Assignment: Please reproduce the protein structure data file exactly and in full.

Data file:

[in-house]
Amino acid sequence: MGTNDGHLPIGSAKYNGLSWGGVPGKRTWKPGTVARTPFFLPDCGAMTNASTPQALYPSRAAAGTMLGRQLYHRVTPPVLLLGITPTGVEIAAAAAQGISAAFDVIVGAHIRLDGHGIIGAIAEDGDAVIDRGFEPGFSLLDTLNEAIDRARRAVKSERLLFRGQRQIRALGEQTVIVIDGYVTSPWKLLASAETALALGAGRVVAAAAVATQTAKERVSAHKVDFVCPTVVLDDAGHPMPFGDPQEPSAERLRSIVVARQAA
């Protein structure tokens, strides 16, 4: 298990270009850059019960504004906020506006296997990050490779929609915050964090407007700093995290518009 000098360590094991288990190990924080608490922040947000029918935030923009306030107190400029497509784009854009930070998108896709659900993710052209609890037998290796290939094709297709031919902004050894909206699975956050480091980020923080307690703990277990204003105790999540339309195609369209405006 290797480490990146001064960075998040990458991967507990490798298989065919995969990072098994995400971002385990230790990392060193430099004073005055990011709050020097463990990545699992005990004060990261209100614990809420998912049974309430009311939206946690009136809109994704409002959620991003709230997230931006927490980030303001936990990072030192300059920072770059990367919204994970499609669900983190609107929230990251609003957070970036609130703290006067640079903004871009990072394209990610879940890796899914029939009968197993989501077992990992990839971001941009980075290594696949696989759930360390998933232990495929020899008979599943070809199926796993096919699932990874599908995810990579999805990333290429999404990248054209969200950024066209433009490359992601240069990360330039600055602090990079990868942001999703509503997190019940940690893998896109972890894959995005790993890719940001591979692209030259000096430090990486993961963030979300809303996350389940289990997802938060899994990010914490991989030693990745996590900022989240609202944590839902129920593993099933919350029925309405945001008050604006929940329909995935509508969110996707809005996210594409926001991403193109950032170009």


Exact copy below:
[in-house]
Amino acid sequence: MGTNDGHLPIGSAKYNGLSWGGVPGKRTWKPGTVARTPFFLPDCGAMTNASTPQALYPSRAAAGTMLGRQLYHRVTPPVLLLGITPTGVEIAAAAAQGISAAFDVIVGAHIRLDGHGIIGAIAEDGDAVIDRGFEPGFSLLDTLNEAIDRARRAVKSERLLFRGQRQIRALGEQTVIVIDGYVTSPWKLLASAETALALGAGRVVAAAAVATQTAKERVSAHKVDFVCPTVVLDDAGHPMPFGDPQEPSAERLRSIVVARQAA
């Protein structure tokens, strides 16, 4: 298990270009850059019960504004906020506006296997990050490779929609915050964090407007700093995290518009 000098360590094991288990190990924080608490922040947000029918935030923009306030107190400029497509784009854009930070998108896709659900993710052209609890037998290796290939094709297709031919902004050894909206699975956050480091980020923080307690703990277990204003105790999540339309195609369209405006 290797480490990146001064960075998040990458991967507990490798298989065919995969990072098994995400971002385990230790990392060193430099004073005055990011709050020097463990990545699992005990004060990261209100614990809420998912049974309430009311939206946690009136809109994704409002959620991003709230997230931006927490980030303001936990990072030192300059920072770059990367919204994970499609669900983190609107929230990251609003957070970036609130703290006067640079903004871009990072394209990610879940890796899914029939009968197993989501077992990992990839971001941009980075290594696949696989759930360390998933232990495929020899008979599943070809199926796993096919699932990874599908995810990579999805990333290429999404990248054209969200950024066209433009490359992601240069990360330039600055602090990079990868942001999703509503997190019940940690893998896109972890894959995005790993890719940001591979692209030259000096430090990486993961963030979300809303996350389940289990997802938060899994990010914490991989030693990745996590900022989240609202944590839902129920593993099933919350029925309405945001008050604006929940329909995935509508969110996707809005996210594409926001991403193109950032170009």